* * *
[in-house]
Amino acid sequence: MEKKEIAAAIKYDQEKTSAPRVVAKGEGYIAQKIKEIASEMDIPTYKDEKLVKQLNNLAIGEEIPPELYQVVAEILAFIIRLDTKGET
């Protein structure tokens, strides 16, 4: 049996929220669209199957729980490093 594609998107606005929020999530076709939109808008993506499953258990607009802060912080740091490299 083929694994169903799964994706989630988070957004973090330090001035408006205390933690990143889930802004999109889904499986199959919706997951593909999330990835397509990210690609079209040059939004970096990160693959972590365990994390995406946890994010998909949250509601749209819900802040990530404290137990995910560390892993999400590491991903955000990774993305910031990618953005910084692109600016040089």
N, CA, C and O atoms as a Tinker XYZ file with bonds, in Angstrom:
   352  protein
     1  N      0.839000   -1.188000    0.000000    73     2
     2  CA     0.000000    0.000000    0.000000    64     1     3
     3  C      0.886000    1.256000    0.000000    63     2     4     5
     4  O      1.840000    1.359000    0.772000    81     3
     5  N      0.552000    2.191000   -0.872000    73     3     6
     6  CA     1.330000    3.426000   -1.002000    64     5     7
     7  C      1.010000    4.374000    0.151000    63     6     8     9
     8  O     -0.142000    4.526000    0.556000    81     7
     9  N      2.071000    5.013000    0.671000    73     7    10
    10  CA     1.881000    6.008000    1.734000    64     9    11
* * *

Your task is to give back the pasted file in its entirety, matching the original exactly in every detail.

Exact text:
[in-house]
Amino acid sequence: MEKKEIAAAIKYDQEKTSAPRVVAKGEGYIAQKIKEIASEMDIPTYKDEKLVKQLNNLAIGEEIPPELYQVVAEILAFIIRLDTKGET
């Protein structure tokens, strides 16, 4: 049996929220669209199957729980490093 594609998107606005929020999530076709939109808008993506499953258990607009802060912080740091490299 083929694994169903799964994706989630988070957004973090330090001035408006205390933690990143889930802004999109889904499986199959919706997951593909999330990835397509990210690609079209040059939004970096990160693959972590365990994390995406946890994010998909949250509601749209819900802040990530404290137990995910560390892993999400590491991903955000990774993305910031990618953005910084692109600016040089």
N, CA, C and O atoms as a Tinker XYZ file with bonds, in Angstrom:
   352  protein
     1  N      0.839000   -1.188000    0.000000    73     2
     2  CA     0.000000    0.000000    0.000000    64     1     3
     3  C      0.886000    1.256000    0.000000    63     2     4     5
     4  O      1.840000    1.359000    0.772000    81     3
     5  N      0.552000    2.191000   -0.872000    73     3     6
     6  CA     1.330000    3.426000   -1.002000    64     5     7
     7  C      1.010000    4.374000    0.151000    63     6     8     9
     8  O     -0.142000    4.526000    0.556000    81     7
     9  N      2.071000    5.013000    0.671000    73     7    10
    10  CA     1.881000    6.008000    1.734000    64     9    11